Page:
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With almost 6 months passed since my last flight I had seriously considered putting hang gliding on hold. With the new additions to my family, simply finding time for hang gliding was near impossible. On Sunday I had visited Bo Peep with my partner and she obviously saw a longing in my eyes, so when I mentioned Tuesday looked promising; she made arrangements which meant, for the first time in a long time, I could visit the hill with intent to fly!
I wasn't the first to arrive at Bo Peep; Steve was already airborne, John B and Adam were rigging and Johnny Carr was out too! Ian W. arrived later with his Target and new supine harness that he intended to try. The wind was cold and strong, but not as strong as last Sunday where some had chosen not to fly. Cloud base looked low and the sun occasionally peeped through the odd patch of blue that periodically opened up in the blanket of cloud covering the sky. With the wind forecast to increase later, it wasn't going to get any better.
John and Adam had already launched and both experienced rough air - mental note made for my own launch! Ian had somehow rigged his glider before I was ready, so I assisted him to launch. However, as I looked at his glider I noticed a strange bend in his left side wire. Prudently, Ian postponed his launch until a closer inspection later revealed it was just a bend with no broken strands!
Ian assisted me to launch and I took to the air. Just like John and Adam had experienced, I too hit some rough air during take-off. I pulled the bar in and accelerated the glider and punch through it and was soon established in the lift, headed eastward towards the paraglider's bowl.
For the apparent wind strength, the air wasn't particularly buoyant; although I find colder air always seems to feel stronger than it actually is. The wind also had a northerly component to it and at times came through pretty strong. I found the north facing sides of the bowls generated more lift and the easterly facing bowls a source of sink and rough air!
This was the first flight on my U2 with the custom hang loop that I had fitted at the tail end of last year. My position was now perfect but alas, something had happened to my vario. It had somehow reset to factory defaults which meant the sink tone sounded almost constantly and the units were now in metres as opposed to my familiar units of feet; I realised this when my vario read what I thought was 90 feet above take off and from my vantage point, looked significantly higher!
My flight was mostly lonely with Johnny Carr predominately doing well high above Firle Beacon (his first proper flight in a while) and John, Adam and myself using the rest of the ridge with Ian eventually joining us on his Target. At one point I enjoyed a short lived thermal with John where we both orbited it together before it dissipated and we went our separate directions along the ridge.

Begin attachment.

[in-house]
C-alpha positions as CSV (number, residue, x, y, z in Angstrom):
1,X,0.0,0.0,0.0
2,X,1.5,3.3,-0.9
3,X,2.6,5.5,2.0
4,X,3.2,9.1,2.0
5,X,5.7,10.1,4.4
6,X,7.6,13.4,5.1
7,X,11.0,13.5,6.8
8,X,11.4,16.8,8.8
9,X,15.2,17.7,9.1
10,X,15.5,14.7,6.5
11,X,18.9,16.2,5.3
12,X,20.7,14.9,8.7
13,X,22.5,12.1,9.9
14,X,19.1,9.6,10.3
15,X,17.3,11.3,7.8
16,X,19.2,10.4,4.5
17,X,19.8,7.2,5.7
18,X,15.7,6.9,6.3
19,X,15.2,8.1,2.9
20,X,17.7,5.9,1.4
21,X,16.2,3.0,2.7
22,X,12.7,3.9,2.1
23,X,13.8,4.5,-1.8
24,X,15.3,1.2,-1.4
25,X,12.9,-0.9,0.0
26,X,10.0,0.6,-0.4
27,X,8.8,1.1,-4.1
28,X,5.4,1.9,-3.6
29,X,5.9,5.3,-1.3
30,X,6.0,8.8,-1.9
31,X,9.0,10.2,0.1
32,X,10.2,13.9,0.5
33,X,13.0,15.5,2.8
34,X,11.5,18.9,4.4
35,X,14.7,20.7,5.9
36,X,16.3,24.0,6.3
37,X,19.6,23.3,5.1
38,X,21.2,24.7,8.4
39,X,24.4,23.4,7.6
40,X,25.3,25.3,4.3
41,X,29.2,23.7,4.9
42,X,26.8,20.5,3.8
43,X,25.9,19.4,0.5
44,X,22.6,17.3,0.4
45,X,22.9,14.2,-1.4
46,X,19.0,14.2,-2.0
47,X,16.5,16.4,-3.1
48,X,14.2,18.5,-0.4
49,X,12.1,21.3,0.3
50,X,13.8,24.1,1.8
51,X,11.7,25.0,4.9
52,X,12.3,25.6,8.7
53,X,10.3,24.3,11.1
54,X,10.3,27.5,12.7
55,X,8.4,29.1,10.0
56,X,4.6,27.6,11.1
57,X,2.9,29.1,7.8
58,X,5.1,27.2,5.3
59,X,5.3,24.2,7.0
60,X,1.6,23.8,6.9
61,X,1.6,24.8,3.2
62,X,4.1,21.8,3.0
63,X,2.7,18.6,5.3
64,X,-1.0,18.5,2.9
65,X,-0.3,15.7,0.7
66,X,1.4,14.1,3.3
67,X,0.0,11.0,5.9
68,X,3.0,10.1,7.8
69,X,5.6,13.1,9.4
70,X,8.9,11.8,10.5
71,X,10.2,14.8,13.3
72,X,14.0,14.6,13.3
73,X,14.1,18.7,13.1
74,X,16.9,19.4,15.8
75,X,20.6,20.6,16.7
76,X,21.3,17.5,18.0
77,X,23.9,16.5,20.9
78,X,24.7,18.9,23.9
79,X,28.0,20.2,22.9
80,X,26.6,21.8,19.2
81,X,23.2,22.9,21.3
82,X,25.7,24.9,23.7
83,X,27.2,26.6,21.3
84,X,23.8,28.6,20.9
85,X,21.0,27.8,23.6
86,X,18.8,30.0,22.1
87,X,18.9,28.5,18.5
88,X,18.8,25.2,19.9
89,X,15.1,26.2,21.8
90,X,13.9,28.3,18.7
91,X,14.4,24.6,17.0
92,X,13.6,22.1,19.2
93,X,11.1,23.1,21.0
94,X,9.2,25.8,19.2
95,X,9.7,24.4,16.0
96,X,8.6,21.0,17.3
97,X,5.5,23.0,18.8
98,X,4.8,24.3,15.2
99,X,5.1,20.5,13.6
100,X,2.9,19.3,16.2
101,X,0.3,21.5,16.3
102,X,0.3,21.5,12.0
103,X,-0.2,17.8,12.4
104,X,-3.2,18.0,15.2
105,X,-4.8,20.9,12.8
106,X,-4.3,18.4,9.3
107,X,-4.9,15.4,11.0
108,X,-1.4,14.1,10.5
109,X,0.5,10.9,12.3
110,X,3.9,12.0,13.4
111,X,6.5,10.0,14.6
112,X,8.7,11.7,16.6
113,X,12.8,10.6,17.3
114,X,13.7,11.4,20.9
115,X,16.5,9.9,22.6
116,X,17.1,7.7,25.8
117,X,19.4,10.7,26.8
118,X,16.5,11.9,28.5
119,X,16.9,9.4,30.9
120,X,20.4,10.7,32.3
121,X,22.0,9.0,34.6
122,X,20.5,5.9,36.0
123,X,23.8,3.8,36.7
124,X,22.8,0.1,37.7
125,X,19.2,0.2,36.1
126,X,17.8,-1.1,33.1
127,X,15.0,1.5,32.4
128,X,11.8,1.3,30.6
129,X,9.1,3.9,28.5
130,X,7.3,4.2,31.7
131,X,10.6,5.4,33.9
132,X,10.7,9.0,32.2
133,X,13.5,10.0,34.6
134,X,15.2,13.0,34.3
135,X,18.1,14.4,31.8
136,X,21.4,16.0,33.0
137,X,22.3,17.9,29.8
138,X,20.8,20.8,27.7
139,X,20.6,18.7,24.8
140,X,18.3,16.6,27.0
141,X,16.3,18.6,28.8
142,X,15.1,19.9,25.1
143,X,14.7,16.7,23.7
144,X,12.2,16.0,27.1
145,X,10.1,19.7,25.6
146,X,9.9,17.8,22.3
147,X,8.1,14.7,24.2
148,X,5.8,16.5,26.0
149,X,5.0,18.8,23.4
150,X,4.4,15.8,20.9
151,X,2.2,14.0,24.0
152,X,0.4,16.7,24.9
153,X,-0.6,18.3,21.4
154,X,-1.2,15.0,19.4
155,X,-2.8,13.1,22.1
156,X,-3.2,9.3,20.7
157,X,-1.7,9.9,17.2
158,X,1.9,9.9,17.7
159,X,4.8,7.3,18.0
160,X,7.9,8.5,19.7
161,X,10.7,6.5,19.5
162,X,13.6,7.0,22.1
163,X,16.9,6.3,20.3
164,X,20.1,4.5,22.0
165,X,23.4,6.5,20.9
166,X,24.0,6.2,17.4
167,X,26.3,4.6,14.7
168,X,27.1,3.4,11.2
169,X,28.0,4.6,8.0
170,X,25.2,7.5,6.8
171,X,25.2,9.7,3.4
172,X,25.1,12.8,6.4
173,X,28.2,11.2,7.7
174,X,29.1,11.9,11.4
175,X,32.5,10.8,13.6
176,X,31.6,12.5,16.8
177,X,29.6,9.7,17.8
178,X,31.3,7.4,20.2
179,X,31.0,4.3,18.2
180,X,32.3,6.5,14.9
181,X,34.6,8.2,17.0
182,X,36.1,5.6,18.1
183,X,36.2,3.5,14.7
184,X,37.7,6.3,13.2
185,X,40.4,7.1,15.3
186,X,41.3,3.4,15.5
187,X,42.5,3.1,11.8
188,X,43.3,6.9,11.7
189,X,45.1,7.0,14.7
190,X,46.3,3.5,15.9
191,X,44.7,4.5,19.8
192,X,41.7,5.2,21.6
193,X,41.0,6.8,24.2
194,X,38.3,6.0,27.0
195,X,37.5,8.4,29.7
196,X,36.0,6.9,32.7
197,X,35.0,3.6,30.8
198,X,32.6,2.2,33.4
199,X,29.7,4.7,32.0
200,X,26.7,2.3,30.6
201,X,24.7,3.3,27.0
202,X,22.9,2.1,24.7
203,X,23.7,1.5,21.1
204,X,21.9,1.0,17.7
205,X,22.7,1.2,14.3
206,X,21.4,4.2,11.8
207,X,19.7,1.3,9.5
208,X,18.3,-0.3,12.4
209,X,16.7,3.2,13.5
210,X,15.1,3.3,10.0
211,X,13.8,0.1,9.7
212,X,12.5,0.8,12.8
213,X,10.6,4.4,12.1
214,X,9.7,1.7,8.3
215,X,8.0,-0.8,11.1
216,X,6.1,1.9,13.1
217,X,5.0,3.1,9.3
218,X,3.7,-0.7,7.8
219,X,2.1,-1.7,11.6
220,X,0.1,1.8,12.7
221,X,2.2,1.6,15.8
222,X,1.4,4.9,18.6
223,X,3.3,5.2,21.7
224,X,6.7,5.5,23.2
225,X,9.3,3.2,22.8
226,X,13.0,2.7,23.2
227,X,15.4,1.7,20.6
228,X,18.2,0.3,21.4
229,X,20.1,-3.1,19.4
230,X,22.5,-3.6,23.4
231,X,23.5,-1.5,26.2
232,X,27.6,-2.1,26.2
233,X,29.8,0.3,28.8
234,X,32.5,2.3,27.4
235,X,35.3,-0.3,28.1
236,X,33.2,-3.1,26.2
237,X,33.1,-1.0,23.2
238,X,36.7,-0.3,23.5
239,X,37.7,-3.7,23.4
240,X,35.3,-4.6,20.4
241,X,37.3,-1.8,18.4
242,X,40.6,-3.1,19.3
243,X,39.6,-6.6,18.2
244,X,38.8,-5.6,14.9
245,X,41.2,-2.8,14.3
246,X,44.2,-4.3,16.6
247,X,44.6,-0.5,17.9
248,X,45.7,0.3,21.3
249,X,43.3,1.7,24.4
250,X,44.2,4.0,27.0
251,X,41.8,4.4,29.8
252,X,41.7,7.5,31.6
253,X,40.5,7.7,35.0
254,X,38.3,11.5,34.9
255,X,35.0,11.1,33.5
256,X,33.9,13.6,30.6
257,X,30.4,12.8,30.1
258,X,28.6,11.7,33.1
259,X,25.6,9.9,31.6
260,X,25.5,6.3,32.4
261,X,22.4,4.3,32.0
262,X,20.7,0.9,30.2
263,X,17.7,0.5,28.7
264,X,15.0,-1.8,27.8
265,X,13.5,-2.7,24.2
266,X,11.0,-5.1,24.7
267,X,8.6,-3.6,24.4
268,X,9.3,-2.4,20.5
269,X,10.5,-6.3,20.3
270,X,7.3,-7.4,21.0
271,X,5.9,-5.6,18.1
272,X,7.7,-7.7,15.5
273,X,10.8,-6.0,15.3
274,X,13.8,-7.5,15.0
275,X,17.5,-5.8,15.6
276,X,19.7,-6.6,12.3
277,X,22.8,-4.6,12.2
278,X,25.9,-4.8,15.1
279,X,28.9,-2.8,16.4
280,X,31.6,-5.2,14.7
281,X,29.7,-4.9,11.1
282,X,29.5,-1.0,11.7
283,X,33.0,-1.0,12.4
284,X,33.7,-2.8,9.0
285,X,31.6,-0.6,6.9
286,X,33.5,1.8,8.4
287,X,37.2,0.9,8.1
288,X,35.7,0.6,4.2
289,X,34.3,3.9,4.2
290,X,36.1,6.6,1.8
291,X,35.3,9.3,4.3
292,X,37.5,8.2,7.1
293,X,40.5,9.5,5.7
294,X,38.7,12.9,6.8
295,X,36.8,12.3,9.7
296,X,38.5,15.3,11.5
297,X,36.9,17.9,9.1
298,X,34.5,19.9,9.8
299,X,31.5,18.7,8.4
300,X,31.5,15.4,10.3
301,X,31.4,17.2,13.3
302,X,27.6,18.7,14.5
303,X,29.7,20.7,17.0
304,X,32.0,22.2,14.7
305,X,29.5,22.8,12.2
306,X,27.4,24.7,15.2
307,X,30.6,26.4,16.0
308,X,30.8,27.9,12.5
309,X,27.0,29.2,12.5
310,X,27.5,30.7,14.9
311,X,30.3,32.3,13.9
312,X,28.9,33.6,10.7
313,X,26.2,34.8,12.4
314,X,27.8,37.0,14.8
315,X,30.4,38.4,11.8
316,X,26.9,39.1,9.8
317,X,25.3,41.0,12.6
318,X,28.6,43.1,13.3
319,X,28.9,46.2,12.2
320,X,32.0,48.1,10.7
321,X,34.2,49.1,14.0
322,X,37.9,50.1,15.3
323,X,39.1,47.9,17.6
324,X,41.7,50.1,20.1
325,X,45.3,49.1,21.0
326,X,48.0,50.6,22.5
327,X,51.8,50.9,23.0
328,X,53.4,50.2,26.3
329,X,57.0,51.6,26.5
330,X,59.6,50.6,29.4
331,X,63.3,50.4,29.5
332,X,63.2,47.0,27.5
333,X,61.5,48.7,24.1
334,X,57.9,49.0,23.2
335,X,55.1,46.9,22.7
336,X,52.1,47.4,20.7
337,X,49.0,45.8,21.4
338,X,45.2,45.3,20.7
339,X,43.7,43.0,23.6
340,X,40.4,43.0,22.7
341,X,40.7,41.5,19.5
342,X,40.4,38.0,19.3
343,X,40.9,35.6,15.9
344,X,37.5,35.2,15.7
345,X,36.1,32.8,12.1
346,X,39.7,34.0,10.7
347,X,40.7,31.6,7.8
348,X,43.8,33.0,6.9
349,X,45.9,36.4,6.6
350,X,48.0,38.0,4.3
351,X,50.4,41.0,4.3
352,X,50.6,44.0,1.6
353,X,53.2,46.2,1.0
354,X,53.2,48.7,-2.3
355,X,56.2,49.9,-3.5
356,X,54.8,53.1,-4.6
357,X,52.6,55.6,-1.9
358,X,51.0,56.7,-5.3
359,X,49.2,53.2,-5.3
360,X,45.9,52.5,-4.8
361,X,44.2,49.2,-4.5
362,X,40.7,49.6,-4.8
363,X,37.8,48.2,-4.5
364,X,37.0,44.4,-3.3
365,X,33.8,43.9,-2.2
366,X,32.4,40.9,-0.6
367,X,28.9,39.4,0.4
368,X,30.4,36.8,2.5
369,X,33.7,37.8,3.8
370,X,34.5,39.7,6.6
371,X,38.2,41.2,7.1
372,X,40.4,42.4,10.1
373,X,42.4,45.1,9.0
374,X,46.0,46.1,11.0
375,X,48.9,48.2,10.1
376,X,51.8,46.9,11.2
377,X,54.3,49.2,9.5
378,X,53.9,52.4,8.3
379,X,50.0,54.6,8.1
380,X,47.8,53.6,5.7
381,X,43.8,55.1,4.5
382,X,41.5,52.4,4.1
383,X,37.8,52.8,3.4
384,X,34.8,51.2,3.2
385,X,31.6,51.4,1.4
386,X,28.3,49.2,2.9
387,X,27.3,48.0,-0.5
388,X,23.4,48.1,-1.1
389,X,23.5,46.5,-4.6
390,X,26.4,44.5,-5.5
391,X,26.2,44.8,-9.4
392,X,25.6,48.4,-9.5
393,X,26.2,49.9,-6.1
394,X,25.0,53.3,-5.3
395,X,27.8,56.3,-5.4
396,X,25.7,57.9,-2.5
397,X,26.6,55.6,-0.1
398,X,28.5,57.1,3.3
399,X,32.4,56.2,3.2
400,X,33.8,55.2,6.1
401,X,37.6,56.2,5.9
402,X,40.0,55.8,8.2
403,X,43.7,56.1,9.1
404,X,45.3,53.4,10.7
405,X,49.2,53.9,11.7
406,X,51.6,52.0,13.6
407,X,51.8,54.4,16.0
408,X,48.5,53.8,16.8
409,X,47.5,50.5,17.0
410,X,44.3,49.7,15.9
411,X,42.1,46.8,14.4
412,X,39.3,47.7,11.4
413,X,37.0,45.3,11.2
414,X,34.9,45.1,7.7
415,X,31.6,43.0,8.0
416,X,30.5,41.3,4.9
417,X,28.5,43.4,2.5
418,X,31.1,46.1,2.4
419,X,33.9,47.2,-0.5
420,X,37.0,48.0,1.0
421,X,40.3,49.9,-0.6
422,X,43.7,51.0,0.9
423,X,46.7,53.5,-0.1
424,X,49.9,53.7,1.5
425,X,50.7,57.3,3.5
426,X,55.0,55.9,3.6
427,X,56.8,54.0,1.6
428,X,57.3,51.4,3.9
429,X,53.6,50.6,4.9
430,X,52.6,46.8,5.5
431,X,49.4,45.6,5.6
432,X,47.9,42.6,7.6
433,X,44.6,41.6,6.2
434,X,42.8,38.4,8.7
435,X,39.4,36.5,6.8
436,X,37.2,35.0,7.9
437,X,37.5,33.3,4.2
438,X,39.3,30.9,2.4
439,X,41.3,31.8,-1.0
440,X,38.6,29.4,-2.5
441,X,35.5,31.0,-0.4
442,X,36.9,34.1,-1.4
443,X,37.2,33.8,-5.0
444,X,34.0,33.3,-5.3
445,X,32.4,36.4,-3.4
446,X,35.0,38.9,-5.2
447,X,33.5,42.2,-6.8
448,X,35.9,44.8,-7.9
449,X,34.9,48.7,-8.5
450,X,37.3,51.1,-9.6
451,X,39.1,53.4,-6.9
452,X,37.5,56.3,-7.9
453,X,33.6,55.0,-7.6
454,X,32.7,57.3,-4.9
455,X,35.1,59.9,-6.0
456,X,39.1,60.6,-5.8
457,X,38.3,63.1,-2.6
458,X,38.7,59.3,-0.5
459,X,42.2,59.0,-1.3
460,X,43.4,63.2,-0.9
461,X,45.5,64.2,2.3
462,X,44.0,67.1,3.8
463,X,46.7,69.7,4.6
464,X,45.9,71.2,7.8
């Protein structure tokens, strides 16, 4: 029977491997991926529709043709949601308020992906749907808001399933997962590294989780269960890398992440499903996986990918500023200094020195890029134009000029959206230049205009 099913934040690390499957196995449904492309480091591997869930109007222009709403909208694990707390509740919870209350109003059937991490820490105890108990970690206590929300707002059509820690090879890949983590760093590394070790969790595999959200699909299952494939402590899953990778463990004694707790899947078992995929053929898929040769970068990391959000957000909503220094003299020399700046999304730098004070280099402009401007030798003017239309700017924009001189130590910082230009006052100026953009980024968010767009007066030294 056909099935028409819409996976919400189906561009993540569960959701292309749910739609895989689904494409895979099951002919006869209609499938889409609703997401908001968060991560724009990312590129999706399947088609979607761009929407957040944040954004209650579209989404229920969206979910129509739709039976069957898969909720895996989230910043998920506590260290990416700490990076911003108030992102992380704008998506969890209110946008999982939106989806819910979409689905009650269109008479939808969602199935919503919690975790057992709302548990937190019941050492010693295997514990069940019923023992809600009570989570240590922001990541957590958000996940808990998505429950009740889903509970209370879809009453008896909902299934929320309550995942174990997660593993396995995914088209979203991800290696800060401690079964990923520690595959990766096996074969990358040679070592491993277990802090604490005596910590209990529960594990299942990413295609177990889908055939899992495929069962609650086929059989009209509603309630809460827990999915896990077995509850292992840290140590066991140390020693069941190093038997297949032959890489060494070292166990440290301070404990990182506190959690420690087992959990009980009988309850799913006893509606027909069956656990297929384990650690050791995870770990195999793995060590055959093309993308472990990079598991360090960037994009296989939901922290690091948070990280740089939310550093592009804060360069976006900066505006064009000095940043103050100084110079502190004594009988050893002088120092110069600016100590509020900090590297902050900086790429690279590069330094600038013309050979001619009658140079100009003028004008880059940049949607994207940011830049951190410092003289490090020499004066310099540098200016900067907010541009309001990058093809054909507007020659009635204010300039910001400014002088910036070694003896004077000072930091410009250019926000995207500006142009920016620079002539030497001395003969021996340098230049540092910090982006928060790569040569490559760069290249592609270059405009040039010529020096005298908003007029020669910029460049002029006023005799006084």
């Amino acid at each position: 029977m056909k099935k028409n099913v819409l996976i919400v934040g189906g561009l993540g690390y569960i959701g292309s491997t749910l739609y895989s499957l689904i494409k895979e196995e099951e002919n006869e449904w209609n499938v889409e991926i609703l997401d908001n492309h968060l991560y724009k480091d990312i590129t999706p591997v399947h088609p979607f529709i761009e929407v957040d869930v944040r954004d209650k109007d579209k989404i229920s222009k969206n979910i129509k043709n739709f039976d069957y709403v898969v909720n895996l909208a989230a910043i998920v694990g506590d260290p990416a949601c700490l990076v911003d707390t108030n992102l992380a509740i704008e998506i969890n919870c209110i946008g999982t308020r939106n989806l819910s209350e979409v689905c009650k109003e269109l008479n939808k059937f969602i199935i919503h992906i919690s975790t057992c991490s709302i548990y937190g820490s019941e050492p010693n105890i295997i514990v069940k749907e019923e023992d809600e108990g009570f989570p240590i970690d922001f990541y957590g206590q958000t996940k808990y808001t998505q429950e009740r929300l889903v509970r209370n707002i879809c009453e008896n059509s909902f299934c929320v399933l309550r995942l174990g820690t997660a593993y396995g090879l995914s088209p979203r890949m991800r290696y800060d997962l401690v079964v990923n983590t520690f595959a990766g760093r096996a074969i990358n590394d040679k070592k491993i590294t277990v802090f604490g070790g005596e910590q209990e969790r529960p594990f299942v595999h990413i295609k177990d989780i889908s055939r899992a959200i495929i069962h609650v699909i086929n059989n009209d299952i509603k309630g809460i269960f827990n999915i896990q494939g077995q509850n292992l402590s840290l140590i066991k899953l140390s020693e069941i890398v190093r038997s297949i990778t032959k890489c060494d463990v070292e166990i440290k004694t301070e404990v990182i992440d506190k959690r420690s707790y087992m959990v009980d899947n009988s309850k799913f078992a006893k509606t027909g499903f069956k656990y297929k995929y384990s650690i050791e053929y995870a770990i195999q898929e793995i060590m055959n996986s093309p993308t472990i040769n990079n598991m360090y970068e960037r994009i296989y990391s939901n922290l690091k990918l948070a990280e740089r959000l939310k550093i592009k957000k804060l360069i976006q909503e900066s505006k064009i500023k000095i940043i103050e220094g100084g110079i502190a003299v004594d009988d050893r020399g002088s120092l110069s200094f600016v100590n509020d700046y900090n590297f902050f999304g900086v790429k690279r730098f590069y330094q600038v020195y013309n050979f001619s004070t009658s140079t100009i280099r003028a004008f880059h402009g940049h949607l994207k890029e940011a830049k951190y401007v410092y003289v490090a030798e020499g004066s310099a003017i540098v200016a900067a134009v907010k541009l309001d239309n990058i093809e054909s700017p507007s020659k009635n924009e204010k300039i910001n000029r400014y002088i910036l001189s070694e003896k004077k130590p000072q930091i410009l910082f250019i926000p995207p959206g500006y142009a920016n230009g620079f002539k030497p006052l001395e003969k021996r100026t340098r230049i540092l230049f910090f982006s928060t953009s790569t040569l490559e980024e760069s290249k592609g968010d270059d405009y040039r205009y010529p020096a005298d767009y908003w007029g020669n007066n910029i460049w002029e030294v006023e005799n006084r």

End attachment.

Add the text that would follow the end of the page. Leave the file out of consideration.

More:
After 45 minutes had past most had top landed leaving myself to enjoy the entire ridge from the Tumuli at the south east end of the ridge, right up to Firle Beacon (I daren't go around the corner for fear of not making it back). I could clearly see Firle and I must admit I was tempted to go around, but I had noticed that Johnny hadn't and this was probably for a very good reason!
Several Kestrels soared the ridge with me and I was mesmerized by their elegance as I gently floated above them. Of course, the moment they realised I was there, they darted off in a flash.
On my final climb from Firle Beacon, the glider climbed with unbelievable ease - no matter which way I flew the vario continued to squeak its happy chirps. I looked to my left then to my right and realised I had reached the base of the clouds. As I looked directly beneath me an eerie mist had formed and as it grew thicker, it shrouded the ground features below! It suddenly dawned on me that I had not only found cloud base, but the cloud suck that accompanied it! Uh oh! Arlington Reservoir was the only ground feature I could make out so I pointed my glider towards it, pulled in and accelerated the glider.
By the time I had cleared cloud, I was practically over the A27 still with plenty of height. I had to find a suitable landing spot and with so many power cables north of the A27, I elected the first field to the east of the Bo Peep lane / A27 junction. It looked flat, so I commenced a long final orbit of the field to lose height and set up my landing approach. The final moments were a little hairy when I realised the field was indeed not flat and I encountered turbulence/rotor, but I was down in a fashion, not elegant, but in one piece without event.
A while later I managed to contact those still up on the hill. I hadn't stowed any of my glider packing; it was still in my bag on top of the hill (lesson there!). Ian White very kindly recovered my packing then came down to retrieve me and my glider - a big thanks to Ian!
So in summary, today was a day of personal records; it was my longest (duration) flight to date, I'd made cloud-base (and probably a little bit more) and completed my first XC from Bo Peep (2-3k? - TQ497049;TQ504042;TQ485061;TQ507064 - I must fly with my GPS next time!).
|Flight Type||Hill Launch|
|Glider||Wills Wing U2 160|
|Launch Date/Time||15 Mar 2016 / 12:30|
|Flight Duration||1h 46m|
|Comments||First flight in a long while. Take-off was a little rough, clouds thickened during flight. Some rough thermals. Made cloud base and got sucked up for a very short period. Flew out front and landed next to the A27. Ian White came to retrieve me!|